But Heim was not happy with that response. “We want action,” she said. “We want this taken care of - it can’t go on any longer.”
Wendelken said the department understands the former students’ frustration, but said the department is in its first phase of the process and needs to look at many factors including age, medical history and environmental factors.
"A lot of information has to get shared,” Wendelken added. “We have to be extremely cautious in doing that in a way that respects everyone's privacy and confidentiality."
Wendelken went on to say depending on what the analysis shows, more cancer cases may be included in the future. “We start from a smaller circle and move our way out,” he said.
He also pointed to the fact that 1 in 8 U.S. women (about 12 percent) will develop invasive breast cancer.
Questions of accuracy
For Tonya McConnell, a 1985 grad of NPHS, it’s no longer about looking back at what wasn’t done, it’s about pushing forward and doing things right this time. And for her, that means including the former students in the analysis.
“What we are just asking for is simultaneously while you review the teachers, to review the students,” she said.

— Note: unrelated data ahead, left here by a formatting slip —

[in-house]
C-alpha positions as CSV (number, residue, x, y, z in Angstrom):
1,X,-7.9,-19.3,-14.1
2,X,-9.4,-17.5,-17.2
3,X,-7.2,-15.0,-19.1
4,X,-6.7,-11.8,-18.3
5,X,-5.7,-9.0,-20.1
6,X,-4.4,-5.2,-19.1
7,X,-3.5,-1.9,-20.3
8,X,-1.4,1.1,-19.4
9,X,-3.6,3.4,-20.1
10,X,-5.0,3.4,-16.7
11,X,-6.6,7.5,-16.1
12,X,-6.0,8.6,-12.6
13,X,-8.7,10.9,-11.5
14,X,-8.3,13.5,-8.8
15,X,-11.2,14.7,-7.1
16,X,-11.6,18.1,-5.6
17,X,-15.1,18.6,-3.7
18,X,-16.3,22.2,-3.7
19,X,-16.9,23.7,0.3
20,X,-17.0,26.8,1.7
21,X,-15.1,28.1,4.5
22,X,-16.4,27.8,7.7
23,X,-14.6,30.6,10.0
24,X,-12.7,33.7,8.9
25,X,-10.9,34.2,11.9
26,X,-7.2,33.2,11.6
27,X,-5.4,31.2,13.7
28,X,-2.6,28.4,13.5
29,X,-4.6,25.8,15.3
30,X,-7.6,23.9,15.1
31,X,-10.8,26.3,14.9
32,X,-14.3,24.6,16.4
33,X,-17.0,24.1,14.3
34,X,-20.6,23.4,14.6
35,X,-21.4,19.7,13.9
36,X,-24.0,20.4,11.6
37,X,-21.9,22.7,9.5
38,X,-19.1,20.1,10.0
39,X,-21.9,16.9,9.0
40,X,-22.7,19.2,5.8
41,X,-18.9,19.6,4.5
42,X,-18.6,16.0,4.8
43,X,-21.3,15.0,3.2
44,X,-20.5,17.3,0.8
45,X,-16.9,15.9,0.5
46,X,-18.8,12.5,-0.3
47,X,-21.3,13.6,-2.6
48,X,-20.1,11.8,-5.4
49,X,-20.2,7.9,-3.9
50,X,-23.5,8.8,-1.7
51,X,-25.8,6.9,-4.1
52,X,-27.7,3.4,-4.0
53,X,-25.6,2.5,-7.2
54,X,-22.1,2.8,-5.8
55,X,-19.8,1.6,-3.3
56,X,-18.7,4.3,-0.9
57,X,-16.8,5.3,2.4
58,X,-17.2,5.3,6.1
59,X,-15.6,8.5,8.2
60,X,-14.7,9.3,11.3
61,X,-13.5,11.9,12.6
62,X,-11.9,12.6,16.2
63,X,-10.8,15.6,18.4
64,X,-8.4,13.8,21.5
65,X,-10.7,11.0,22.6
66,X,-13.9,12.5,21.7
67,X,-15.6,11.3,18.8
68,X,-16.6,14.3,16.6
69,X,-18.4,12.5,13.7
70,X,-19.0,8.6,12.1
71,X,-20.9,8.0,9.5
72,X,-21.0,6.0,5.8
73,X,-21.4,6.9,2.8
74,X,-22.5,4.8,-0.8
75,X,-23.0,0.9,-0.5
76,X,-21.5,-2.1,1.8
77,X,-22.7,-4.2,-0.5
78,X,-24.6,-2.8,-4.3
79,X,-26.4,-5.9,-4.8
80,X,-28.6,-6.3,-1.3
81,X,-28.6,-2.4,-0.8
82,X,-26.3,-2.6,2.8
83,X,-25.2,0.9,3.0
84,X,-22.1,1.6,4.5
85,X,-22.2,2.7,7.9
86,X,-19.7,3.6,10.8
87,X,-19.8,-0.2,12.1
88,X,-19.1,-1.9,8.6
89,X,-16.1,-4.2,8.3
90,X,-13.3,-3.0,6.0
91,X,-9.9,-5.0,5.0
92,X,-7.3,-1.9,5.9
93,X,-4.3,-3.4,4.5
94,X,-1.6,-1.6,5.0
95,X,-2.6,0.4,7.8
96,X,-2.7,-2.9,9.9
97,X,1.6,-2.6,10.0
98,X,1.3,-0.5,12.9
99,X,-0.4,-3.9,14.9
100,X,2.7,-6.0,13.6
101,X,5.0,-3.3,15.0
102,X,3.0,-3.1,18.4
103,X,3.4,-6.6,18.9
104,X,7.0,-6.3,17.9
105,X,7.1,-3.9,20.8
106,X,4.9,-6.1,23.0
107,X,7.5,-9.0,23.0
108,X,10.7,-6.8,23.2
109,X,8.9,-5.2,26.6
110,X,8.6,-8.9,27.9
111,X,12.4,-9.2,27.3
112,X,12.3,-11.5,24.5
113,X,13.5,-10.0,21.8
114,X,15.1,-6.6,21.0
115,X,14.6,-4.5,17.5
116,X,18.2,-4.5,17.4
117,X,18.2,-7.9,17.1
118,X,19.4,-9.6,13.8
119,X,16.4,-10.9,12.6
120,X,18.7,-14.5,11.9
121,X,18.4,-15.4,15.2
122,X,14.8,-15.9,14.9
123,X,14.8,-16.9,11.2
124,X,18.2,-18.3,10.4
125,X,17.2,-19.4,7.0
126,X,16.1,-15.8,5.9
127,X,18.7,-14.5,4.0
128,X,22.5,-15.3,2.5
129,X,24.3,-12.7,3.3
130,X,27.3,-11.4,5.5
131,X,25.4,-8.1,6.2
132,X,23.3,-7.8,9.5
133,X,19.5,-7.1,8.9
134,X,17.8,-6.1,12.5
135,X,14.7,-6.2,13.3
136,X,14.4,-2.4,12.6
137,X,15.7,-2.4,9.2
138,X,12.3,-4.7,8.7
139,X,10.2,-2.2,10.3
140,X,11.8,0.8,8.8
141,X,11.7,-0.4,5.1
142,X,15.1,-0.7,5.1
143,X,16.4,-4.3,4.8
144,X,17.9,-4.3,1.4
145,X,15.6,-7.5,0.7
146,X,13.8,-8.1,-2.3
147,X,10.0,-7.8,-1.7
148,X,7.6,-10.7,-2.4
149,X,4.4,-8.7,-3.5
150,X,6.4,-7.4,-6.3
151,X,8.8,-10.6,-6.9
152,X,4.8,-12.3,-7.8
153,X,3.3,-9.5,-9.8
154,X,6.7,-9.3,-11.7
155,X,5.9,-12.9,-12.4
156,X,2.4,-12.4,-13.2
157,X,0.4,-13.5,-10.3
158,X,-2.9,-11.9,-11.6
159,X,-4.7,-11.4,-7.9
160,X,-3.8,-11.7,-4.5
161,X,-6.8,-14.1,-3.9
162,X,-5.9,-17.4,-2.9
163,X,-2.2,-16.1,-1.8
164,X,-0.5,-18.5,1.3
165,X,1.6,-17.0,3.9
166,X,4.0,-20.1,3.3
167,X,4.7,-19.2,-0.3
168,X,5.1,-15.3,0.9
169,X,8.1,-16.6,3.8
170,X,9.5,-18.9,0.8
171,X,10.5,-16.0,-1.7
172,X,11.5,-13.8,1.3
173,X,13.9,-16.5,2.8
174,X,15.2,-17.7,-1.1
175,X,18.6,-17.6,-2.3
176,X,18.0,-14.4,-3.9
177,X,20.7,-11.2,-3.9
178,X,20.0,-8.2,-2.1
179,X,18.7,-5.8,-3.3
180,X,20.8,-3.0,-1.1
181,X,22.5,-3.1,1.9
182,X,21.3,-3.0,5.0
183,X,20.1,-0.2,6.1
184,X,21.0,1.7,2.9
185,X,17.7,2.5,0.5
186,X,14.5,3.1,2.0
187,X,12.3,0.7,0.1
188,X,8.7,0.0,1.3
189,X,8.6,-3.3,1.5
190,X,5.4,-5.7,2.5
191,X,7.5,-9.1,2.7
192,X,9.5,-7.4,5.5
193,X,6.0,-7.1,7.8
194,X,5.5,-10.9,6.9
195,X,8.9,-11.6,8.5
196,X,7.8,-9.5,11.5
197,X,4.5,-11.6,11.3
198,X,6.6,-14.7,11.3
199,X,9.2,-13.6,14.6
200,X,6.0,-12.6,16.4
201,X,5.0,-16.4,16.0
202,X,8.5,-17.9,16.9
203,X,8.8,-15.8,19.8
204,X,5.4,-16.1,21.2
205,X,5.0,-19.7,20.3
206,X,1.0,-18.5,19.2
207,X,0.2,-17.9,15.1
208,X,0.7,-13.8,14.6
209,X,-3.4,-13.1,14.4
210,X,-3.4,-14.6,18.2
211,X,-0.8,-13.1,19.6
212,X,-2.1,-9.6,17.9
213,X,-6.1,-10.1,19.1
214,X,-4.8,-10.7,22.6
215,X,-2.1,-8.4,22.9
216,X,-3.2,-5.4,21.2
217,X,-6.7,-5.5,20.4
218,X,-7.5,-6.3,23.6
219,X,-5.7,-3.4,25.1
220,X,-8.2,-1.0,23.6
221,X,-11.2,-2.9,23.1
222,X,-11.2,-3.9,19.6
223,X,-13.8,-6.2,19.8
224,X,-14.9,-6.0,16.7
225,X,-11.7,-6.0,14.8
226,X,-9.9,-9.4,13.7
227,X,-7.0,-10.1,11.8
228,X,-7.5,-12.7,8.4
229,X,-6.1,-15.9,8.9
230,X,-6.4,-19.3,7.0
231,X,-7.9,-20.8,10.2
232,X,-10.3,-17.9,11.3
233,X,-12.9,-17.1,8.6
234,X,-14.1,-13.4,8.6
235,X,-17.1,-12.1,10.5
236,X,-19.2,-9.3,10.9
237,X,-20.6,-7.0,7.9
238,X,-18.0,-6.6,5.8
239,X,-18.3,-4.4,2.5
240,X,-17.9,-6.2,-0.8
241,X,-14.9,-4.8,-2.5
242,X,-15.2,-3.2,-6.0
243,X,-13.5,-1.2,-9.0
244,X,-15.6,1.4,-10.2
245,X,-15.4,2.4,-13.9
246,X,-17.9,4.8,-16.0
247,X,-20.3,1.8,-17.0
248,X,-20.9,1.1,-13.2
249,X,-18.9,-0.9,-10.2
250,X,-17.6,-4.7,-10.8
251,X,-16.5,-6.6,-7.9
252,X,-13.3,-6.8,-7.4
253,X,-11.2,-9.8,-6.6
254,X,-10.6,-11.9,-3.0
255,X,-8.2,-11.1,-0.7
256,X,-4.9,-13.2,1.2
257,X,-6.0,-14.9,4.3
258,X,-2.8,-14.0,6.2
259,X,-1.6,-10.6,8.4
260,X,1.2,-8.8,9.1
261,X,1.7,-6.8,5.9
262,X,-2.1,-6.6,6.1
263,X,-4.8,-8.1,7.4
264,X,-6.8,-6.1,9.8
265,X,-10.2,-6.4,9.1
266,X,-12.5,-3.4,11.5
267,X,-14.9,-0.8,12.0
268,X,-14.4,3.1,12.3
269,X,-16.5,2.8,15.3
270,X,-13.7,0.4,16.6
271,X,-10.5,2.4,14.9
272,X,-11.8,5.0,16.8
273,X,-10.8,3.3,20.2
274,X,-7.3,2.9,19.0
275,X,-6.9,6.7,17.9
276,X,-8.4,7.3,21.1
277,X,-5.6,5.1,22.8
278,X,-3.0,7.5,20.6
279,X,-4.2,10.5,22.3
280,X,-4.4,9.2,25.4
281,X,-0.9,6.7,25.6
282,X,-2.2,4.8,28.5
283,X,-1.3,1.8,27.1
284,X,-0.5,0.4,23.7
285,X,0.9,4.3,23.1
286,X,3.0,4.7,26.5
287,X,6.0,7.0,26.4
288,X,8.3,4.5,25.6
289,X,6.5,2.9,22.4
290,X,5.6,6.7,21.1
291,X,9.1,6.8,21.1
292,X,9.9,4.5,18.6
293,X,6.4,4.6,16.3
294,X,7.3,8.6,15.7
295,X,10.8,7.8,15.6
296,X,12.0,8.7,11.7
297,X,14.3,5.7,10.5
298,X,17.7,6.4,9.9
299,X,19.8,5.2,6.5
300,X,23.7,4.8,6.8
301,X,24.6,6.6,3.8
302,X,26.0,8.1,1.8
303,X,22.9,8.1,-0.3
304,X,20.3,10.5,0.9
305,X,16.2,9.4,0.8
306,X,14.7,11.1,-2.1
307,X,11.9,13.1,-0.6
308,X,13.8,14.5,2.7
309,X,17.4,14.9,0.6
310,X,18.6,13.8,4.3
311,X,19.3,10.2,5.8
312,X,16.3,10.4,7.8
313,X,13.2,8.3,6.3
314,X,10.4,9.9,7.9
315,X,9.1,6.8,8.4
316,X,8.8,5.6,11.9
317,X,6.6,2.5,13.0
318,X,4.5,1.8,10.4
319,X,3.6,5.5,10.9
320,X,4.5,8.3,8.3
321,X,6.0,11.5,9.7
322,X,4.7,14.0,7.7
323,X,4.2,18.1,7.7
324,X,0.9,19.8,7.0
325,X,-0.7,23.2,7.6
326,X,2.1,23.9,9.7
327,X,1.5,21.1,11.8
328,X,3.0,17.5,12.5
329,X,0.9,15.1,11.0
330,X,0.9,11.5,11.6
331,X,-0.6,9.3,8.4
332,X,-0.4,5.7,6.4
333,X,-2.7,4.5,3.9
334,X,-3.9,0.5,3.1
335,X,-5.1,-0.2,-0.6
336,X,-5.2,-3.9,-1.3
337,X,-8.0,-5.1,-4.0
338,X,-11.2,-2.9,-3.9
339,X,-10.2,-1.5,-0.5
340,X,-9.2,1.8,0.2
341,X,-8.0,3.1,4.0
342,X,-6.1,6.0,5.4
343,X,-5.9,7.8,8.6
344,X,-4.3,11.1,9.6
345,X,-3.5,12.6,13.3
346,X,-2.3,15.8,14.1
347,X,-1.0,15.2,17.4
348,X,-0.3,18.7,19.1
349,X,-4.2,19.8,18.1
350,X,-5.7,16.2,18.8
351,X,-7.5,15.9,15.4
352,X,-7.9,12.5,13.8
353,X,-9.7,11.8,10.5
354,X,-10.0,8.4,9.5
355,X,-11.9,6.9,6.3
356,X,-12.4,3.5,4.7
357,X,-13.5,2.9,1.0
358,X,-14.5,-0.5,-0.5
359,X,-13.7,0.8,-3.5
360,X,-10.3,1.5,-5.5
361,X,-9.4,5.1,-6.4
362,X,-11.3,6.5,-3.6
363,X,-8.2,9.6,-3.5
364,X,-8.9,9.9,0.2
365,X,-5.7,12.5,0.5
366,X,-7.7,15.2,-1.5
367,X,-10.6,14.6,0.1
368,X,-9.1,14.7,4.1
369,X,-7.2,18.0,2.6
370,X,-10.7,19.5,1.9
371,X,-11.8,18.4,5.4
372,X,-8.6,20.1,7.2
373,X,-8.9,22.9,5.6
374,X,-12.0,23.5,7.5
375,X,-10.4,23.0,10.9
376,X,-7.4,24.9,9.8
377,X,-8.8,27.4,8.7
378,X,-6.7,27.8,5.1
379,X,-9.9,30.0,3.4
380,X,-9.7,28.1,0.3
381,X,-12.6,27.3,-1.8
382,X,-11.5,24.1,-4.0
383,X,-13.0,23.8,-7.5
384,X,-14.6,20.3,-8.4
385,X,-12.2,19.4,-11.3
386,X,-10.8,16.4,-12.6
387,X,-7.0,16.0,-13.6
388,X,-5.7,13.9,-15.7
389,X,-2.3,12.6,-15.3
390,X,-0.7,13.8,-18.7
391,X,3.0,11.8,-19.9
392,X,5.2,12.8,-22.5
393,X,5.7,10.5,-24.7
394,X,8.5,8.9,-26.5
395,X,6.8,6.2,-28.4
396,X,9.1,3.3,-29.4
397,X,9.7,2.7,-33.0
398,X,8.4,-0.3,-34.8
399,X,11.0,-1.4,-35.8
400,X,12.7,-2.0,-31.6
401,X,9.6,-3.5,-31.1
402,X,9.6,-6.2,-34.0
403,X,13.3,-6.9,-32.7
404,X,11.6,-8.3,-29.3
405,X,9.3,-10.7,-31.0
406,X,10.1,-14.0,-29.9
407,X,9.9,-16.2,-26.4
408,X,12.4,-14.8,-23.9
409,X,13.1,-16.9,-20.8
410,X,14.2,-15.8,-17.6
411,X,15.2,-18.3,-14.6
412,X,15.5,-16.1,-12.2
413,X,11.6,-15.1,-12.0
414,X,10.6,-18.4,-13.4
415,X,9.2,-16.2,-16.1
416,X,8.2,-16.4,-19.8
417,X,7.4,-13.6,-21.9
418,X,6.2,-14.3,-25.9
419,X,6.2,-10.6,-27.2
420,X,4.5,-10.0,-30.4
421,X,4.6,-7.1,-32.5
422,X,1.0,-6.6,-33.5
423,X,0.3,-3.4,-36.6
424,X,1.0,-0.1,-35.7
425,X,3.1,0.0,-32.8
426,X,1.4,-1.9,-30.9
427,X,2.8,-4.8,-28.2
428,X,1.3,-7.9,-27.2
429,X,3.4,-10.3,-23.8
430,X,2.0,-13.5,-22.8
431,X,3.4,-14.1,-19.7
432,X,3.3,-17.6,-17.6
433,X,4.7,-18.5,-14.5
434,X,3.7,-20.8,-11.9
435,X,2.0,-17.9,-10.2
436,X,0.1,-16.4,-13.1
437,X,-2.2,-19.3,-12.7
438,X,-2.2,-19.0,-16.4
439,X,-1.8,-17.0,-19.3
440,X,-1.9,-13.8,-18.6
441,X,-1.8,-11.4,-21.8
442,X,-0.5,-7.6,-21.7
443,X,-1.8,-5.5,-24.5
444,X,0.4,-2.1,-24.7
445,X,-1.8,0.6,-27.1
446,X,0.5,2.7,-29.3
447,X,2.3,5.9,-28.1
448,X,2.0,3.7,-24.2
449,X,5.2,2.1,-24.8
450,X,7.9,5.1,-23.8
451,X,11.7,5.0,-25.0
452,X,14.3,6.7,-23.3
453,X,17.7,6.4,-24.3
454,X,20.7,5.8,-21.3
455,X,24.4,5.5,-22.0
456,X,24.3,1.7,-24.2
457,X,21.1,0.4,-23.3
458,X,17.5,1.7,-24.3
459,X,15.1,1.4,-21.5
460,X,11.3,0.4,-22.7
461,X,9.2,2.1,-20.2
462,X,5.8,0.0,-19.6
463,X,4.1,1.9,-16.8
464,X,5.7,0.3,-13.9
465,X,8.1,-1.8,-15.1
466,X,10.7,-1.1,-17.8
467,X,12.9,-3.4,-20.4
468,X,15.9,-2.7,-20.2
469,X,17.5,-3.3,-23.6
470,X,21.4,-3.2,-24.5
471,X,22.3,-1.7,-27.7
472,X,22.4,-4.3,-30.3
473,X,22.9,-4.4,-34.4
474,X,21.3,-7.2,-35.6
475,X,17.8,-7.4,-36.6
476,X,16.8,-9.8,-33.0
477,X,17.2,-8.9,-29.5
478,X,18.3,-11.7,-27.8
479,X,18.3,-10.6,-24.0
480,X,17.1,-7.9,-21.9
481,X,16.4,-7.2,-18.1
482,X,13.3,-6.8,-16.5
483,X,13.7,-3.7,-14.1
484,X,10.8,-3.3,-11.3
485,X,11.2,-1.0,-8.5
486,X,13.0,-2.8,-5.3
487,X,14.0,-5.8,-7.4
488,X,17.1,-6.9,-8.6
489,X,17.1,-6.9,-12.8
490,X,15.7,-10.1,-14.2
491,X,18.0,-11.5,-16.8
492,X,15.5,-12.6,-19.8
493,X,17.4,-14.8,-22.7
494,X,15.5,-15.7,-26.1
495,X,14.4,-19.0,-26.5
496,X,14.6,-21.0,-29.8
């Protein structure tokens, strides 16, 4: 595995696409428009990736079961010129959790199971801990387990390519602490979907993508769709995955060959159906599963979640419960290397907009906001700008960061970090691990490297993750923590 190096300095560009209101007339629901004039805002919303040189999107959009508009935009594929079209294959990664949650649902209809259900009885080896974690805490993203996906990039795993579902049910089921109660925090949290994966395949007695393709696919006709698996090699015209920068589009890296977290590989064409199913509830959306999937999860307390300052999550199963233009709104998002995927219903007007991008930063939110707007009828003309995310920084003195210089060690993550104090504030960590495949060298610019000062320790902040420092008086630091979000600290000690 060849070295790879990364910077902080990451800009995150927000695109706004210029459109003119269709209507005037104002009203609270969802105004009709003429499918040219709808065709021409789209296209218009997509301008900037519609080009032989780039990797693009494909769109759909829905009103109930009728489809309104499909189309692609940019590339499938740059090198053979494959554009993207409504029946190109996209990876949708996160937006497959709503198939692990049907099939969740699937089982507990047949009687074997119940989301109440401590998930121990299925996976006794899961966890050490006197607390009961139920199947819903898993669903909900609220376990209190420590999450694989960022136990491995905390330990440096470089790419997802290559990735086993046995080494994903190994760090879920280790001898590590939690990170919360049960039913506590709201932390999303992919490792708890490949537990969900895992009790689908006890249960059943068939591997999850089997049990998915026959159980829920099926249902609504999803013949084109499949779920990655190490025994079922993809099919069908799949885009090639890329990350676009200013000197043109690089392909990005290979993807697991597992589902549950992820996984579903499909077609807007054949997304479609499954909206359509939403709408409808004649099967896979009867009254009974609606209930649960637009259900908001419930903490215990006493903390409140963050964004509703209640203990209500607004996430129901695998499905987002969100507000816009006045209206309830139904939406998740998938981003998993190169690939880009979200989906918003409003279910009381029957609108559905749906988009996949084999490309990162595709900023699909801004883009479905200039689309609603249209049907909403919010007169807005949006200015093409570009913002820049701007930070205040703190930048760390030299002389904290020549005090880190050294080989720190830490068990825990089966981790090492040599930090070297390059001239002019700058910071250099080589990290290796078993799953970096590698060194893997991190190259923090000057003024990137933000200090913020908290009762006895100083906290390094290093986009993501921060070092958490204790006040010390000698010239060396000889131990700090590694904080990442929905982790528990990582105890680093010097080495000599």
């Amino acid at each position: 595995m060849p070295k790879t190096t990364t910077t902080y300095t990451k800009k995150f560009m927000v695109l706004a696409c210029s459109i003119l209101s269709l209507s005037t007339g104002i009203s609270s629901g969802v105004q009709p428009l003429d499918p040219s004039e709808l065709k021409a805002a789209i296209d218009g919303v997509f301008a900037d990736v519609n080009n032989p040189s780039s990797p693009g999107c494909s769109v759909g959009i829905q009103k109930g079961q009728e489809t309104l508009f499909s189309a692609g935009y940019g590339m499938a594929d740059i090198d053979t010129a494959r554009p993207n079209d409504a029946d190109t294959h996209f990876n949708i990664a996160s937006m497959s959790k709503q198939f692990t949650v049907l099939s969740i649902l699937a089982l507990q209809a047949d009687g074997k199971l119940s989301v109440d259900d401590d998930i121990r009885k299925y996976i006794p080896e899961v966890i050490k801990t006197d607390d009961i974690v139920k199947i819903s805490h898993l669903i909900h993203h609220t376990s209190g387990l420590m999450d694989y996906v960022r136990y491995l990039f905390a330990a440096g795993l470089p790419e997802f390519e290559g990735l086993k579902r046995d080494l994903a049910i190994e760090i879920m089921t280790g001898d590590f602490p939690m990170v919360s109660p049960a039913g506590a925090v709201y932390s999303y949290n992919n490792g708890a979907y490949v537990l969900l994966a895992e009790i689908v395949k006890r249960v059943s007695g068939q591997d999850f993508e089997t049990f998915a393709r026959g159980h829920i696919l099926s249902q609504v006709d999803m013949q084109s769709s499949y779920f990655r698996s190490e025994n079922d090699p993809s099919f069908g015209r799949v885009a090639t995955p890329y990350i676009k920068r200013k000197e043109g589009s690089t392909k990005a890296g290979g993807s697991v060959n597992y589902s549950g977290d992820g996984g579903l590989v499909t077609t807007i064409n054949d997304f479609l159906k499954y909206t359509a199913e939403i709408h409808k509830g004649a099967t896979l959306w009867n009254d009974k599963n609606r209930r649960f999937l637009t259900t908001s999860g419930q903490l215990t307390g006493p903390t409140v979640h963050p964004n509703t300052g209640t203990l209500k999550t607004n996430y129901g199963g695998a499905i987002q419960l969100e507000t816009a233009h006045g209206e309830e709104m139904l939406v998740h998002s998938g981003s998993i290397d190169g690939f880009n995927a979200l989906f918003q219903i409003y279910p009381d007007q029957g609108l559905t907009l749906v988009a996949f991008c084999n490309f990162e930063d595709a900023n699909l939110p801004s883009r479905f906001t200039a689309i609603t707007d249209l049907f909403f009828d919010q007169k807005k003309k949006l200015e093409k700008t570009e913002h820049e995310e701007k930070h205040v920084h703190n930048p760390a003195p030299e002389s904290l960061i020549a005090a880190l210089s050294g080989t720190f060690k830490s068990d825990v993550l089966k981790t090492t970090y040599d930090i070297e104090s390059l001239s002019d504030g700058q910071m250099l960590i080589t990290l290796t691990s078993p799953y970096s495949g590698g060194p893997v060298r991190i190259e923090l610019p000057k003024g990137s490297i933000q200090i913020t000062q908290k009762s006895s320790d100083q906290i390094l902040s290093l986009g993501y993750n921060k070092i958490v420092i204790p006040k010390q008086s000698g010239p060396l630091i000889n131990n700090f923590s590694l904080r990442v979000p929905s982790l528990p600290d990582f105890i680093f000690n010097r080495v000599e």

That may happen, but not yet, according to Wendelken. “We start from a smaller circle and move our way out,” he said.
McConnell, who was diagnosed with stage 1 breast cancer in 2016, told the I-Team that she’s also concerned about the accuracy and depth of the health department’s investigation because the state’s cancer registry does not include people who no longer live in Rhode Island.
That means a teacher or student who taught at or attended North Providence schools, but moved out of state and was diagnosed while living out of state, would not be included in the registry and therefore will not be included in the investigation of a cancer cluster.
“You will not have accurate data,” McConnell said she told the health department. The investigation is still in process and may take a full six months.